Despite the best efforts of clinicians, some hospital readmissions are necessary and unavoidable. A cardiac patient may develop fluid around his or her heart, or infection could set in at a surgical site.
Other discharged patients may show up in the emergency department after experiencing vague symptoms such as dizziness or a spike in blood pressure, concerns that could be effectively treated without hospitalization, says Dr. Peyman Benharash, director of the cardiac telehealth program at UCLA Health.
It’s why the organization relies on remote patient monitoring (RPM) and telehealth solutions to reduce readmissions and to improve outcomes. When deemed ready, some patients are sent home with wearable tools that track metrics such as blood pressure, weight and oxygen saturation. Combined with videoconferencing, the technology offers a way to keep tabs from afar.
“You can see their vital signs through the monitoring and see the surgical incisions with video, and you’re able to tell if they’re healing well,” says Benharash. “It’s essentially an extension of being in the hospital.”
Such continuity of care helps save time and avoid confusion (another provider’s electronic health record platform could be from a different vendor and lack timely context, for example). And if concerns are detected virtually in the days ahead, the original providers can bring patients back for expedited consultations and treatment, potentially preventing complications.
The technology appears to have a willing audience: A 2019 survey conducted by a wearable solutions provider found that two-thirds of patients 40 and older would utilize a health monitoring device if it meant they could reduce the number of times they had to physically visit a doctor or hospital.
Data-Driven Decisions Help to Meet Patient Needs
Most RPM initiatives are fairly small, but the technology is having a significant impact, says Colin Buckley, director of market analysis for KLAS Research and the co-author of a recent report on RPM. The report suggests RPM is entering a new age, with more solutions to empower patients and facilitate expansion of use.
“So far, most programs are fairly modest,” Buckley says. “They might have between 25 and 100 monitoring kits they can use at any one time, usually for very focused use cases. But most of the organizations we talk to say they’re having success in terms of outcomes, and these successes often happen very quickly.”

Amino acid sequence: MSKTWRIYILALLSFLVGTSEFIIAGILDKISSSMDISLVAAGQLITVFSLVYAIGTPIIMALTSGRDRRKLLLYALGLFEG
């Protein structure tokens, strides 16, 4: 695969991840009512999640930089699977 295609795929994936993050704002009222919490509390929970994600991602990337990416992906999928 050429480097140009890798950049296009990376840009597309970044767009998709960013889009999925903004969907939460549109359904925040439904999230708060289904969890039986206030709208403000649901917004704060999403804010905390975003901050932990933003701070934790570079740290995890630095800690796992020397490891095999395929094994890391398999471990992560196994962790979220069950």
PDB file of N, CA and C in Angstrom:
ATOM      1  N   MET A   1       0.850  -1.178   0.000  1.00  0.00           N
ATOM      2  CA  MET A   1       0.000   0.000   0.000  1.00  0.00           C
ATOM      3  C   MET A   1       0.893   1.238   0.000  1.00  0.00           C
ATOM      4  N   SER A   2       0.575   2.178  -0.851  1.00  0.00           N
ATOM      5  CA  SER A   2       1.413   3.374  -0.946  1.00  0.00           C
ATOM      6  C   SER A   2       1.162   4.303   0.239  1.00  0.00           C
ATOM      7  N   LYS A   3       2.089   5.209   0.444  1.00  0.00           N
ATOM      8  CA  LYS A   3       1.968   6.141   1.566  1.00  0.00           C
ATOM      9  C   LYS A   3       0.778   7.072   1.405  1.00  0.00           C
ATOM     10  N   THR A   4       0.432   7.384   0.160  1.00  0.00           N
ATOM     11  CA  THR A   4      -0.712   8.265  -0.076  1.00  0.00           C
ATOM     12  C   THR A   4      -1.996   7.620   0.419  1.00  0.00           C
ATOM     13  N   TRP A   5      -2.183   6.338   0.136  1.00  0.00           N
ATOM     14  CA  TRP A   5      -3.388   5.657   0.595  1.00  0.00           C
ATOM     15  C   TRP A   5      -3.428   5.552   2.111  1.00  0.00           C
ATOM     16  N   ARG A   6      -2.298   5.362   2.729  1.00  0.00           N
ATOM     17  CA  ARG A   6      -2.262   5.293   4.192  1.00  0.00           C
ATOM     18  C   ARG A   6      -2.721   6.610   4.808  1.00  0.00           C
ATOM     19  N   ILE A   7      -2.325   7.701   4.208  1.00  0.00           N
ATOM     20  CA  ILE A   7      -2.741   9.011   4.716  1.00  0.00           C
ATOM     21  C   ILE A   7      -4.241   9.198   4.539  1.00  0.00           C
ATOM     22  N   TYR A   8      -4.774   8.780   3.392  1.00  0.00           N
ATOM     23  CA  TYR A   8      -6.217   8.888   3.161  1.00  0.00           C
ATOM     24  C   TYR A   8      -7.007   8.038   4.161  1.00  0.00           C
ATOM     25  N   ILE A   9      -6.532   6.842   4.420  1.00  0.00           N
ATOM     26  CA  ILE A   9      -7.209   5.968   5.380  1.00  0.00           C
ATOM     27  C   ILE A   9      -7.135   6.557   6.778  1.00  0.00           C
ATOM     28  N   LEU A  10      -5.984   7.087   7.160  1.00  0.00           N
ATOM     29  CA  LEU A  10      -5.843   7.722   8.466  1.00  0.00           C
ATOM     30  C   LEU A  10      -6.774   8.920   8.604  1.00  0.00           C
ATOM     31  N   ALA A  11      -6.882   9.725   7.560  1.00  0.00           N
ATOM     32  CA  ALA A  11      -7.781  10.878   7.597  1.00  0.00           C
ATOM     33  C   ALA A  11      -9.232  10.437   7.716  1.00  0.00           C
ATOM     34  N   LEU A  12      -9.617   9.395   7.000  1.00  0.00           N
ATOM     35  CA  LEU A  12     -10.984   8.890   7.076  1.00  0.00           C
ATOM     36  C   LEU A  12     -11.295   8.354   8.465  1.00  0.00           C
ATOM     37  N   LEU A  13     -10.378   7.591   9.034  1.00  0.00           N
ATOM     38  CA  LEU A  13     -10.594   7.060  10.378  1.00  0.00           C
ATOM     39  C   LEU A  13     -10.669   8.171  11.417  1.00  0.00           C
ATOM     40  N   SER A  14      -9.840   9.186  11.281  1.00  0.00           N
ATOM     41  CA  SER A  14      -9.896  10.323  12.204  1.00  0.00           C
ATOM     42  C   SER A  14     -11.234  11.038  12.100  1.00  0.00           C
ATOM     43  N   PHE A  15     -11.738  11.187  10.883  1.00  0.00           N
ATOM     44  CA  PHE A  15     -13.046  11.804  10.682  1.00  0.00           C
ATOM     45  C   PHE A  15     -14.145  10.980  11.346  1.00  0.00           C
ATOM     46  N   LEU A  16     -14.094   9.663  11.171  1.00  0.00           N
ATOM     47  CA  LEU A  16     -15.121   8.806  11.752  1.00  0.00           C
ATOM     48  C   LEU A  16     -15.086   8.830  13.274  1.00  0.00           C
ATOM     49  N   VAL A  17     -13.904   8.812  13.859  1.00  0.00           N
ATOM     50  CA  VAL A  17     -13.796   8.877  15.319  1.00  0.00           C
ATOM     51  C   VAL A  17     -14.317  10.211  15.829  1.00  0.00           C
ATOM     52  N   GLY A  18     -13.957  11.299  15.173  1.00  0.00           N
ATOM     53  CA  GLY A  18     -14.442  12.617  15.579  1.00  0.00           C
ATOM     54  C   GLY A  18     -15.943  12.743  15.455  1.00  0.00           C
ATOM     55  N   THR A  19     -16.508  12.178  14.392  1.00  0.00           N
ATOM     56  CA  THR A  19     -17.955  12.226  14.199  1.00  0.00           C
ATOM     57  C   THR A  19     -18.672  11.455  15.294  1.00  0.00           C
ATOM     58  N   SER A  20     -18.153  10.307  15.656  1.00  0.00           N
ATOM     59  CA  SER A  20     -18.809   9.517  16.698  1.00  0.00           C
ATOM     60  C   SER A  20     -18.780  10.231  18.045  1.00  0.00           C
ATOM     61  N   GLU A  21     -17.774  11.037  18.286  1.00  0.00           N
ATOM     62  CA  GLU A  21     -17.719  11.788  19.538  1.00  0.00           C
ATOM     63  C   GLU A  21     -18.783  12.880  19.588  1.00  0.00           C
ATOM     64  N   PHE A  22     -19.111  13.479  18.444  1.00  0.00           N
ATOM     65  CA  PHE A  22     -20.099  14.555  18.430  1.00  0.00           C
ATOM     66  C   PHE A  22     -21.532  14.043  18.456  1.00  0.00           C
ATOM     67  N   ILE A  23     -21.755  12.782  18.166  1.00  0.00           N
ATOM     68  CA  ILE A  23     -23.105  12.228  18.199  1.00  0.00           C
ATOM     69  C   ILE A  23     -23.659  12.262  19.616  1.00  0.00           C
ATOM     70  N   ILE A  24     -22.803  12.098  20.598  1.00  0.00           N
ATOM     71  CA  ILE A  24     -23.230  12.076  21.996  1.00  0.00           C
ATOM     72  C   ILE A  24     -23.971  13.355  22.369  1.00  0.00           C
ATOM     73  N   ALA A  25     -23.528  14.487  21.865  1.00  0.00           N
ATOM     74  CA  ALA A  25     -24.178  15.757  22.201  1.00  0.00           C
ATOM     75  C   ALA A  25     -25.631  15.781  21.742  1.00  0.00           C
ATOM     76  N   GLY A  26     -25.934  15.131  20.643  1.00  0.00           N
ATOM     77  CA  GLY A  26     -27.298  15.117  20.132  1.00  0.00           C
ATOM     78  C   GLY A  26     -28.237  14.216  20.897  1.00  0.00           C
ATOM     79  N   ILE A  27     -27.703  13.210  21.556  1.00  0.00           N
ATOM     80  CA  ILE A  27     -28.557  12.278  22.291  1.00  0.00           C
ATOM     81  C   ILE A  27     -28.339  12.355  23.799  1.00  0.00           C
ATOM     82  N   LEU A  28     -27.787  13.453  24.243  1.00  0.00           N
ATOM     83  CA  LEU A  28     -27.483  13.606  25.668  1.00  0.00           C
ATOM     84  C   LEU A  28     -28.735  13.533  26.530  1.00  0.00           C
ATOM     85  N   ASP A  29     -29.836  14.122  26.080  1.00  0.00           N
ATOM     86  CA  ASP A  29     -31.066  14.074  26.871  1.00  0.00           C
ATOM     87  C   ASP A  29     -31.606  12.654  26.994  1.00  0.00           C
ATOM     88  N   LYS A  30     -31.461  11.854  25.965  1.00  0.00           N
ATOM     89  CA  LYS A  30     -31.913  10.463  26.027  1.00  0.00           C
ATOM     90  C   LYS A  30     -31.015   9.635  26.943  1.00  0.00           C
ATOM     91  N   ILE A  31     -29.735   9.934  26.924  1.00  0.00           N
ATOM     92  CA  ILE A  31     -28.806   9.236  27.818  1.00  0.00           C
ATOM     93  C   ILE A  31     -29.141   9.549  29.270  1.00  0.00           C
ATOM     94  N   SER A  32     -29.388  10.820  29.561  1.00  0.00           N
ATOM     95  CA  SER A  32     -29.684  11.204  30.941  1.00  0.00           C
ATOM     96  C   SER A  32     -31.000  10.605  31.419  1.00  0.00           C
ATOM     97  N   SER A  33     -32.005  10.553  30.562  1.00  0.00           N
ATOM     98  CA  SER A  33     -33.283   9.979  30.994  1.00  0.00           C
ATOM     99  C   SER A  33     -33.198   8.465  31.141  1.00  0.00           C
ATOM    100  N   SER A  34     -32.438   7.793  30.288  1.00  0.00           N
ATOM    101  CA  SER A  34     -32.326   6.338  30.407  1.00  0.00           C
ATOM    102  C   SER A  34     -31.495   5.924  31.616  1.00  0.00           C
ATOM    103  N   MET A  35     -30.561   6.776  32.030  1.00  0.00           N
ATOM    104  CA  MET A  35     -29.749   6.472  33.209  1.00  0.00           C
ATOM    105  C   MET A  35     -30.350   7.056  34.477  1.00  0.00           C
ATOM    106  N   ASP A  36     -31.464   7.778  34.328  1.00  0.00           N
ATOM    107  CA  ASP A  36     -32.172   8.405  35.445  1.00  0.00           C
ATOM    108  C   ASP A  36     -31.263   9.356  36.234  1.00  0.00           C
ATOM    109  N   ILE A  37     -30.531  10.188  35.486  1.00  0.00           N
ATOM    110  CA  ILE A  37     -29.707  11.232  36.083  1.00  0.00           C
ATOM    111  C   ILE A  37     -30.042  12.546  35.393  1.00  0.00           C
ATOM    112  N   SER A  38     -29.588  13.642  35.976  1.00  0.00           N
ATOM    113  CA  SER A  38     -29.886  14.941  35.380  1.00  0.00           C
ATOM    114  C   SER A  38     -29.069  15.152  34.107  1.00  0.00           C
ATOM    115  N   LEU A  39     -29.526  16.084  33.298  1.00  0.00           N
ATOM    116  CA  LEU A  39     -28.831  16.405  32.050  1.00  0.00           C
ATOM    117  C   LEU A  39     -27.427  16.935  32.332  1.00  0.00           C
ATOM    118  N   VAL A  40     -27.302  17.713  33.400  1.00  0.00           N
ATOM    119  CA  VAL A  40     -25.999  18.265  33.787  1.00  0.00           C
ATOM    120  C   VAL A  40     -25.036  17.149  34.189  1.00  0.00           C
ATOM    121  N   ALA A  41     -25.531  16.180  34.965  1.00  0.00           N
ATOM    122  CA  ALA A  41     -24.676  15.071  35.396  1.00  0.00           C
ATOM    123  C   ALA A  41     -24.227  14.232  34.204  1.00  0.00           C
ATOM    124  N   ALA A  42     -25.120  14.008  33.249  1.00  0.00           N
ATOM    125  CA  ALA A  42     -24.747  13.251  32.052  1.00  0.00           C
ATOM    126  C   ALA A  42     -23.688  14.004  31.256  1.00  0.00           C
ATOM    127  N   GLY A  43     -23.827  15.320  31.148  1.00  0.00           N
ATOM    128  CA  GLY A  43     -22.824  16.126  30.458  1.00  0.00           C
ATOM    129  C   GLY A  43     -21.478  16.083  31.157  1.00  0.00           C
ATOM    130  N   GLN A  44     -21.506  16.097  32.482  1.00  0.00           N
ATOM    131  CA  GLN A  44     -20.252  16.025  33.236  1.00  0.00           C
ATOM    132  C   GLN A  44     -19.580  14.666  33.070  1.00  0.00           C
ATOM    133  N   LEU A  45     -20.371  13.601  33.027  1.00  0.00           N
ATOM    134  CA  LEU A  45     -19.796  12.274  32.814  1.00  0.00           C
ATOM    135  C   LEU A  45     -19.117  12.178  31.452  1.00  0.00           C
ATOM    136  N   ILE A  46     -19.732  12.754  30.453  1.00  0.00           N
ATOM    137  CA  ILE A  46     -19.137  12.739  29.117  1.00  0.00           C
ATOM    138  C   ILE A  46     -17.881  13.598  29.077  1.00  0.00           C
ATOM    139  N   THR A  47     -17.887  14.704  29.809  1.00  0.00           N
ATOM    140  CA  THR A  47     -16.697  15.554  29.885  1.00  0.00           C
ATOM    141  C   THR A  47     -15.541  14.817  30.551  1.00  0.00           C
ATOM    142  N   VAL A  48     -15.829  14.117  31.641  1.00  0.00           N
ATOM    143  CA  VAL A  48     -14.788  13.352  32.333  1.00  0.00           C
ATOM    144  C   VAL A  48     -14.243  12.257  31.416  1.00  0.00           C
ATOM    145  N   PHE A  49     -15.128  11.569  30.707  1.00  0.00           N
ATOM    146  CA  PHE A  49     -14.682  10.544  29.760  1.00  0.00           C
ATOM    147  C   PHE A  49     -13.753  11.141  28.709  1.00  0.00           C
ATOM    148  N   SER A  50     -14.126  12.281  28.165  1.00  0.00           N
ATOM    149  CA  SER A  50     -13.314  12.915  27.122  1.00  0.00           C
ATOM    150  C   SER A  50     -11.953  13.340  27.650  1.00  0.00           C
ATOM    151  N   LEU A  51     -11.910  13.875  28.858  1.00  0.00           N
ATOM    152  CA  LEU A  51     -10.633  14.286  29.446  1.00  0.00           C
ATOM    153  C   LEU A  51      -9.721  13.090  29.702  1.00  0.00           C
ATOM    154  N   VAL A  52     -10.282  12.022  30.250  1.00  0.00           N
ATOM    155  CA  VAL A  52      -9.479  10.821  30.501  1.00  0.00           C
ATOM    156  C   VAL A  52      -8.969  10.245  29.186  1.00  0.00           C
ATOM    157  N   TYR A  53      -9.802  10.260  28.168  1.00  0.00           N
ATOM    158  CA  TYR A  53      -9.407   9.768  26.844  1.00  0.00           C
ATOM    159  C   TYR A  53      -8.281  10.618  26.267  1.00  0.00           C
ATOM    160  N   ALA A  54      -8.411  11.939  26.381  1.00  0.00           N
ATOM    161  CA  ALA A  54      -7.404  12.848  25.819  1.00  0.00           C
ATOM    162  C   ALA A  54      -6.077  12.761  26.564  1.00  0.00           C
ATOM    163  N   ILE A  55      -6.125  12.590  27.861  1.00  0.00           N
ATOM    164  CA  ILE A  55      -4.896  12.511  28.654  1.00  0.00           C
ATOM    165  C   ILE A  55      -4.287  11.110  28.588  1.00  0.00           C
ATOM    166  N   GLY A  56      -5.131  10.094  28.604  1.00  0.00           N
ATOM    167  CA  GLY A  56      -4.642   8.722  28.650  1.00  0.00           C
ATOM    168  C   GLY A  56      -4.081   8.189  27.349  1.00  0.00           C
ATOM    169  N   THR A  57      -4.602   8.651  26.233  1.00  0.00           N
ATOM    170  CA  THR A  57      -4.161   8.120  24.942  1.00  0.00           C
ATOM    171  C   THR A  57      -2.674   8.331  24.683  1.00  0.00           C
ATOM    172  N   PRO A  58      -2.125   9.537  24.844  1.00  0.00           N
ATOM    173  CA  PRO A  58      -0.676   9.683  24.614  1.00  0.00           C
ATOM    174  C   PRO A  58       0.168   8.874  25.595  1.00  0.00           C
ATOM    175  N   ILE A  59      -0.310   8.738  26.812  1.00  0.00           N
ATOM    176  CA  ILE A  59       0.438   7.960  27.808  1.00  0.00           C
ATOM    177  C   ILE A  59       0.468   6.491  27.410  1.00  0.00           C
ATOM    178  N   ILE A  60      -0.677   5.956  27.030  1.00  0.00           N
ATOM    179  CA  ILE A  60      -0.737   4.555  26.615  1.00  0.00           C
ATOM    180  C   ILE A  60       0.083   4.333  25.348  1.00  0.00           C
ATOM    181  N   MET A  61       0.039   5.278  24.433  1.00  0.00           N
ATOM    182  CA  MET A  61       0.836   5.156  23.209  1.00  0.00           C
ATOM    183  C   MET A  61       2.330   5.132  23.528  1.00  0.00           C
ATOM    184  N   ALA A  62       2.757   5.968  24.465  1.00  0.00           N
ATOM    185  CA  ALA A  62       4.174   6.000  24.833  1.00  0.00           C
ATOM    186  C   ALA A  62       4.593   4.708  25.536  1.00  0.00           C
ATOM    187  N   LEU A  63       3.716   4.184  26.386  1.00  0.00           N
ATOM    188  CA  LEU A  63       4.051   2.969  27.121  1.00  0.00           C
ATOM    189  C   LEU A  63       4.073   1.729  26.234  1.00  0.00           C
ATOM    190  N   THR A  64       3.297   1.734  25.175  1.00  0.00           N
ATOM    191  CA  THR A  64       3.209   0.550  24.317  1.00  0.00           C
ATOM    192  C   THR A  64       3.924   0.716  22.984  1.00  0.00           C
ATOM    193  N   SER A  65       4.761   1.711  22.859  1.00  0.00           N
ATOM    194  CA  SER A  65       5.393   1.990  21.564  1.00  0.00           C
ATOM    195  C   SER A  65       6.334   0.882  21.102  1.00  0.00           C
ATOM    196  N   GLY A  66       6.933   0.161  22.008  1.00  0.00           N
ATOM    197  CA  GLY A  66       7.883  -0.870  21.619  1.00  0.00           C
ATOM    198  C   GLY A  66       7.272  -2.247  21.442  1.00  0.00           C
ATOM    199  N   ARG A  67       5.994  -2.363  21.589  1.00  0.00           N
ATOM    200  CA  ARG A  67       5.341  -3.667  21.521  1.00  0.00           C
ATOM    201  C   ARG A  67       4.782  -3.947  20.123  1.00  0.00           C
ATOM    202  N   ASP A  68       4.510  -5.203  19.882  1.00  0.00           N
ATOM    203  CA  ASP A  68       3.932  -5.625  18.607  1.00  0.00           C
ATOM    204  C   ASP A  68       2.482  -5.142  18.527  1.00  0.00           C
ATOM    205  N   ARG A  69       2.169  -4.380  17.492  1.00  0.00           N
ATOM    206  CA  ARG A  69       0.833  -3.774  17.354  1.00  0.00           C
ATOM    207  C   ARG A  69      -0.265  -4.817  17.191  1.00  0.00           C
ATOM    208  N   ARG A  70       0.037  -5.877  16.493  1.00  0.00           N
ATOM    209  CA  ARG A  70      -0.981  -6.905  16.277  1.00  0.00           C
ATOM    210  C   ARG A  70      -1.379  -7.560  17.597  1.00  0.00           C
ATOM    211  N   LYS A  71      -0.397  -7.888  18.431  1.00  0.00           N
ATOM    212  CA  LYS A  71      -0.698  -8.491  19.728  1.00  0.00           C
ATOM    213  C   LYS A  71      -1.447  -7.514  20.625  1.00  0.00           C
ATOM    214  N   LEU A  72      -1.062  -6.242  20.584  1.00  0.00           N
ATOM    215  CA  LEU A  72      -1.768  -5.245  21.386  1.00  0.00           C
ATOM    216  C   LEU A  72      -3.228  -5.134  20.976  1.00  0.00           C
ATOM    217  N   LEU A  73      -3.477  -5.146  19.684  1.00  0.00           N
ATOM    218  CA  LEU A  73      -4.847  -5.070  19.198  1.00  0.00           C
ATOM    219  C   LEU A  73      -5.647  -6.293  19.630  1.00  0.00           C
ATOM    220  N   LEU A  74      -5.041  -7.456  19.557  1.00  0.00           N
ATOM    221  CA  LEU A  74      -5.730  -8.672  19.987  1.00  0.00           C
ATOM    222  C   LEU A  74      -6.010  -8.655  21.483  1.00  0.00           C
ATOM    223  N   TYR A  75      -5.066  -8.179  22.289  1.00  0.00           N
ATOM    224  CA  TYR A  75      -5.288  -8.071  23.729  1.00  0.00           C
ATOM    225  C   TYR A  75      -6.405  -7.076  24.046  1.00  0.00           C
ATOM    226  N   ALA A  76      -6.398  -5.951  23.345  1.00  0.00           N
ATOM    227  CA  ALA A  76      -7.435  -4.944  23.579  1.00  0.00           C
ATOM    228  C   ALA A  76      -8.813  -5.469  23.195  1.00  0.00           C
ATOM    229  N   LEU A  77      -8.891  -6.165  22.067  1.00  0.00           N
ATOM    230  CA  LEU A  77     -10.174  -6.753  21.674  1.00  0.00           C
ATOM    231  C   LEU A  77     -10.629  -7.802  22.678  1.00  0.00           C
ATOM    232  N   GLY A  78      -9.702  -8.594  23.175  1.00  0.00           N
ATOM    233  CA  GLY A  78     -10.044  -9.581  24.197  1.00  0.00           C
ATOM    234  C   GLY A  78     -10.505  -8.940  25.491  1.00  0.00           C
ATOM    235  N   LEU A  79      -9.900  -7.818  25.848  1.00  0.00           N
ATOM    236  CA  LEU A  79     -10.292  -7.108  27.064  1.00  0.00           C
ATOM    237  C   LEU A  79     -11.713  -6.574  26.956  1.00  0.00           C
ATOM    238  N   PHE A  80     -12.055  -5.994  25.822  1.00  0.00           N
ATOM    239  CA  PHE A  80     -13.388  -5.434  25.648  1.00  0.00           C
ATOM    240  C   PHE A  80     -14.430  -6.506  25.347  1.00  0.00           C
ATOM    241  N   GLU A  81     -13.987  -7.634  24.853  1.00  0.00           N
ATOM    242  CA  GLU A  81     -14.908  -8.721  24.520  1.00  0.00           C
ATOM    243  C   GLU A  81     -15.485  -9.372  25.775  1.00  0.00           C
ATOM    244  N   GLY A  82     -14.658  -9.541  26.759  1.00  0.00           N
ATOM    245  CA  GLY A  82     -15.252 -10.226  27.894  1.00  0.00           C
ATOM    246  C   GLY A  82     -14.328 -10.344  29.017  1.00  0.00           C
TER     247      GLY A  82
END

UCLA Health, which launched an RPM program in 2013, has seen the quantity and capabilities (such as an electrocardiogram function) of its tools evolve over time.
Often, the devices — such as scales and blood pressure gauges — connect to patients’ tablets or smartphones via Bluetooth; those consumer devices use Wi-Fi to transmit readings back to the hospital, where UCLA clinicians rely on Apple iPad devices and iPhones to receive and interpret the data.
Although an influx of patient data is valuable, Benharash notes that human healthcare workers are still needed to interpret and act on the results.
“We’re eventually going to need data science and artificial intelligence to sort out some of the meaning behind the vital signs,” he says. “Let’s say your heart rate is 70, and then it goes up to 100: That’s very different from a patient whose heart rate lives at 100.”
The percentage of healthcare providers that have invested in — or are evaluating — remote patient monitoring technologies to support high-risk, chronically ill patients at risk for hospital readmission.
RPM efforts, then, must be designed to meet the needs of patient populations. UCLA Health studies revealed most of its readmissions occurred within the first 10 to 12 days after discharge, Benharash notes, so clinicians increased the frequency of video chats in the first seven to 10 days after a patient went home. They also began to monitor vital signs more closely during that period.
RPM tools have led to what Benharash calls a “significant reduction” in readmission rates among cardiac patients, which declined by about one-third (from 15 to 10 percent).
“Most important, the patients are happier,” he says. “They don’t feel like they’re thrown back out into the world. That reassurance matters a lot.”
Monitoring Medication Compliance Happens in Real Time
Children’s Health in Dallas started using RPM solutions in 2015, first rolling out the tools to help track the vital signs of organ transplant recipients after surgery. The hospital has expanded its testing of RPM pilot programs, and officials expect to soon support about 200 patients in various use cases.
One area of clear success: medication compliance monitoring.
Patients wear a patch that detects when they take their medications, and care providers at the hospital can track that adherence in real time.
The hospital also uses RPM for simple follow-ups, sending out questionnaires via text message and ensuring patients and parents have all of the services they need right on their smartphones, saving them the effort of making individual phone calls.